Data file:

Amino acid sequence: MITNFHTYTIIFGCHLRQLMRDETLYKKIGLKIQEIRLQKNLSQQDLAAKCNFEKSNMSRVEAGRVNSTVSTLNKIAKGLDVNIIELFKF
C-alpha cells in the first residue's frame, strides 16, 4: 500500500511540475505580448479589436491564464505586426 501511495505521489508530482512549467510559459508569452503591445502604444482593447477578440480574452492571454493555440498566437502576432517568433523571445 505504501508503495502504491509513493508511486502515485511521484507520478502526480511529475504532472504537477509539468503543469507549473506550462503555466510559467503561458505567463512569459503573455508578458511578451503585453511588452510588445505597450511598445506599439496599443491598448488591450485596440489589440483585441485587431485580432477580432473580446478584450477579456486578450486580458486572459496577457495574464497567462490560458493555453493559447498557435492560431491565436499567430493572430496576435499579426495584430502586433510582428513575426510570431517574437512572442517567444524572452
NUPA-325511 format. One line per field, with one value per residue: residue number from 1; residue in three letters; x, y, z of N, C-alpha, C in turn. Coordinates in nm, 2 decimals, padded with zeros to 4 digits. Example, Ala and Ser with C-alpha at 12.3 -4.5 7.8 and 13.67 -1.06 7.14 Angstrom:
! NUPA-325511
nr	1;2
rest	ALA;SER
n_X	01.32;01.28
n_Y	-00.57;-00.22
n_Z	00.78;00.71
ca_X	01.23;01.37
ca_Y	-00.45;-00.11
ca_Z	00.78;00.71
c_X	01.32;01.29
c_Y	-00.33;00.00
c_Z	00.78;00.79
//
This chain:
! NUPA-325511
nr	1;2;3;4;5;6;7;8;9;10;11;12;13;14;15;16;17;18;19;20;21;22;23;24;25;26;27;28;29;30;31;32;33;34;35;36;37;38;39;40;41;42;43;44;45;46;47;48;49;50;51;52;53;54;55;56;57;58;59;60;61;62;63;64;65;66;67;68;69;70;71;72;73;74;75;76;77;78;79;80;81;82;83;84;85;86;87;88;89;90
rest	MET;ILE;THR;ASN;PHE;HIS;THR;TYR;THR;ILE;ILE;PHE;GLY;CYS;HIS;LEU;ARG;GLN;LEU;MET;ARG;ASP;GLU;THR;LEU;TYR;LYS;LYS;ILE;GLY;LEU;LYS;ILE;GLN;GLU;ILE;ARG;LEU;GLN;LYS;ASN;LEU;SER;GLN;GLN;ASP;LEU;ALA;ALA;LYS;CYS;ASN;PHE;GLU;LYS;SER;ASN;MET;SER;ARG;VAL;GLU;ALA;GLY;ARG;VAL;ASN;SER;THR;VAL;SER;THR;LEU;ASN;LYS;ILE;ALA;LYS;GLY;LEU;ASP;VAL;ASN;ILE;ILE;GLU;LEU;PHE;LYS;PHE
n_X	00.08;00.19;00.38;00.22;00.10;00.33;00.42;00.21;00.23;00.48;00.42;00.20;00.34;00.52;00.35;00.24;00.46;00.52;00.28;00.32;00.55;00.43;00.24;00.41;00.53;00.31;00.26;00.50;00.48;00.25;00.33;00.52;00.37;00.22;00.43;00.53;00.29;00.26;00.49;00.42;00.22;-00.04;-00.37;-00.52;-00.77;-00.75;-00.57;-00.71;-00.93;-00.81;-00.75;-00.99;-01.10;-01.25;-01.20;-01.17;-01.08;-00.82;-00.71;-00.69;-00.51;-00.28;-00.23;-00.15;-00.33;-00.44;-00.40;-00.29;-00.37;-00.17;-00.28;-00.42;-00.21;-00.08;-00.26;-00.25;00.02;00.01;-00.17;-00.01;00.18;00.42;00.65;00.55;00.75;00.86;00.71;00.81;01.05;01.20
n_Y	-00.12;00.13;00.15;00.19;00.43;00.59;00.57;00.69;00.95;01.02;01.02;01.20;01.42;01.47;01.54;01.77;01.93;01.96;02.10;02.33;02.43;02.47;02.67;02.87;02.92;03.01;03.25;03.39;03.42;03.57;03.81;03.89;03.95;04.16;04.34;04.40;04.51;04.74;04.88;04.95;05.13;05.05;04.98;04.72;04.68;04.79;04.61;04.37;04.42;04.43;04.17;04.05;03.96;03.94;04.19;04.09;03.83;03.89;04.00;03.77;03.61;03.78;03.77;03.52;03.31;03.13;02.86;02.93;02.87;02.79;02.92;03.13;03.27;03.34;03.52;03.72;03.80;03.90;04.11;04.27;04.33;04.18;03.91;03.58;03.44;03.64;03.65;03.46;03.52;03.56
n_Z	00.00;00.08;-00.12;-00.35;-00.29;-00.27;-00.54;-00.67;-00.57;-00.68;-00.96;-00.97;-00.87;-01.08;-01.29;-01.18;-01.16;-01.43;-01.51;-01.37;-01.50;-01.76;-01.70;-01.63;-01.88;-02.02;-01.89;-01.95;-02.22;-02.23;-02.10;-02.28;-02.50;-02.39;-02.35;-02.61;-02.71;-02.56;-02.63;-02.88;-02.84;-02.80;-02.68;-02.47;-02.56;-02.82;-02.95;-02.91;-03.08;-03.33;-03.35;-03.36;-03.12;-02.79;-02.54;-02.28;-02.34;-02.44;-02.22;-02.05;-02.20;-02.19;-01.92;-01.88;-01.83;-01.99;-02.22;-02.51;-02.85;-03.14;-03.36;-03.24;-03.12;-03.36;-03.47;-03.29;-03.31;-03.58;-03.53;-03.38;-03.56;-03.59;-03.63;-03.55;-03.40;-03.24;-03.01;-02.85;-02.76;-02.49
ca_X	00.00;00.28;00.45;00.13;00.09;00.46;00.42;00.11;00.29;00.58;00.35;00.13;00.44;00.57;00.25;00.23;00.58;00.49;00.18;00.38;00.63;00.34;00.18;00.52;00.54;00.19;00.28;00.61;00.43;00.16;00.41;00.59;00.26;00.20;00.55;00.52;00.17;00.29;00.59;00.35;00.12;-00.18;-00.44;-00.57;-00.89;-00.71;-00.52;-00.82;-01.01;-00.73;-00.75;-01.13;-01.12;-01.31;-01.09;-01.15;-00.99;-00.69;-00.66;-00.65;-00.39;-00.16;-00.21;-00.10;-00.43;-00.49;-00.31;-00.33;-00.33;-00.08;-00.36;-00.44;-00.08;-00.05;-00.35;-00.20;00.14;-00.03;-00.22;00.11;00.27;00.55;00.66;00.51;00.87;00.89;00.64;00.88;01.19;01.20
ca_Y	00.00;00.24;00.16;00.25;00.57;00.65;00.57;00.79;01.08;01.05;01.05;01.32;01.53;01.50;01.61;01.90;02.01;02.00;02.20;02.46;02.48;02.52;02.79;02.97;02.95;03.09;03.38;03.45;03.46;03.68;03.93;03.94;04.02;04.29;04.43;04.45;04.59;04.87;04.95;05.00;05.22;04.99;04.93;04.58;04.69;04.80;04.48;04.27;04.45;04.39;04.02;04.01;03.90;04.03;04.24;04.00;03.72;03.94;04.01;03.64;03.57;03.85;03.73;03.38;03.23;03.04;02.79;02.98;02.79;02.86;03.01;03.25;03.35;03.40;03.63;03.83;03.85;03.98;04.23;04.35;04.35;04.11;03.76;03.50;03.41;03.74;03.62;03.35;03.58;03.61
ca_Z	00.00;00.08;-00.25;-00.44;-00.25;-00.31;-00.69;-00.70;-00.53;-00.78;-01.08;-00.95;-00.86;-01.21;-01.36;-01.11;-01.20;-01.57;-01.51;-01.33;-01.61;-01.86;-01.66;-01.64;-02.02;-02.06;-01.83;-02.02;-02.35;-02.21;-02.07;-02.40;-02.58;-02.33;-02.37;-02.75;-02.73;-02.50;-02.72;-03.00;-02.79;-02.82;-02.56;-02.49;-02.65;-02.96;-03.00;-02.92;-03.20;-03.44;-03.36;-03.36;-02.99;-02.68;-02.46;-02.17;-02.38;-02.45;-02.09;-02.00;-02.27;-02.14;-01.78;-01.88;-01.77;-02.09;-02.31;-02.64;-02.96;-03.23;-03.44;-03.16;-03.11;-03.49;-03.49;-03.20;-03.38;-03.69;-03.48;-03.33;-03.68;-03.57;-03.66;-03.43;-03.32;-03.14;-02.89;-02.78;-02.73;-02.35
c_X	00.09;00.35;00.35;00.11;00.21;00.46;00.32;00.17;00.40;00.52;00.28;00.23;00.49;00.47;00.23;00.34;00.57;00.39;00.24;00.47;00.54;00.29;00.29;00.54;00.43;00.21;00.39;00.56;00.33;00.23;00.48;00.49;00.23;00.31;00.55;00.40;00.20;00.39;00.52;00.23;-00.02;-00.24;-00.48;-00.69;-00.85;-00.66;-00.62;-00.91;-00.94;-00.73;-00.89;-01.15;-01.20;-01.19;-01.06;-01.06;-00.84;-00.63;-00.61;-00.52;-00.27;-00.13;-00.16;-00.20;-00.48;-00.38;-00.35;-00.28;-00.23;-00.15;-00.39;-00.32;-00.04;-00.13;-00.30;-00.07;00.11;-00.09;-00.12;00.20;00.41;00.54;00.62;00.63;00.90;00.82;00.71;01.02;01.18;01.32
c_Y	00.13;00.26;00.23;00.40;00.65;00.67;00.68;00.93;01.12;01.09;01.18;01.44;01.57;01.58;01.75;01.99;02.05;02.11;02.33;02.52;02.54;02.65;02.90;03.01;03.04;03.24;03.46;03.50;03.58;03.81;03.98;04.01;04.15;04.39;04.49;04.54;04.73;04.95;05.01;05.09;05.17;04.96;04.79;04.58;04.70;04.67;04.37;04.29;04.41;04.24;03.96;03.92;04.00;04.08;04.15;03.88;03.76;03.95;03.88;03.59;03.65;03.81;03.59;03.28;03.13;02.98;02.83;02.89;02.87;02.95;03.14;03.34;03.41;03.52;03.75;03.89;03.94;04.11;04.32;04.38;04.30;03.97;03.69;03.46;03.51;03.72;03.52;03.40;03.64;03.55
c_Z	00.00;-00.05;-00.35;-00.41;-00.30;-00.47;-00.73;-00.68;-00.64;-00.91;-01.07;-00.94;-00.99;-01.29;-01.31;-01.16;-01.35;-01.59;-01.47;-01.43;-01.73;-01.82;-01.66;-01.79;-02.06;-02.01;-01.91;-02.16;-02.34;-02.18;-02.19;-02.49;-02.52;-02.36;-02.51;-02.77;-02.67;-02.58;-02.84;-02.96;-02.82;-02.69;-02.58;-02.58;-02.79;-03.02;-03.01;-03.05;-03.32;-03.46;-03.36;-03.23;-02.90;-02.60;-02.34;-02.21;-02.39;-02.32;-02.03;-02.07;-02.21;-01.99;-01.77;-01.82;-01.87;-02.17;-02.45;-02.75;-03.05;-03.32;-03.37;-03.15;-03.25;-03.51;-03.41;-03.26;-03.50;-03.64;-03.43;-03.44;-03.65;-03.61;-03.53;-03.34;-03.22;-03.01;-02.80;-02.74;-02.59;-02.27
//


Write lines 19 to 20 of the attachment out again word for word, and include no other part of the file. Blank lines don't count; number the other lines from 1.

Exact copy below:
nr	1;2;3;4;5;6;7;8;9;10;11;12;13;14;15;16;17;18;19;20;21;22;23;24;25;26;27;28;29;30;31;32;33;34;35;36;37;38;39;40;41;42;43;44;45;46;47;48;49;50;51;52;53;54;55;56;57;58;59;60;61;62;63;64;65;66;67;68;69;70;71;72;73;74;75;76;77;78;79;80;81;82;83;84;85;86;87;88;89;90
rest	MET;ILE;THR;ASN;PHE;HIS;THR;TYR;THR;ILE;ILE;PHE;GLY;CYS;HIS;LEU;ARG;GLN;LEU;MET;ARG;ASP;GLU;THR;LEU;TYR;LYS;LYS;ILE;GLY;LEU;LYS;ILE;GLN;GLU;ILE;ARG;LEU;GLN;LYS;ASN;LEU;SER;GLN;GLN;ASP;LEU;ALA;ALA;LYS;CYS;ASN;PHE;GLU;LYS;SER;ASN;MET;SER;ARG;VAL;GLU;ALA;GLY;ARG;VAL;ASN;SER;THR;VAL;SER;THR;LEU;ASN;LYS;ILE;ALA;LYS;GLY;LEU;ASP;VAL;ASN;ILE;ILE;GLU;LEU;PHE;LYS;PHE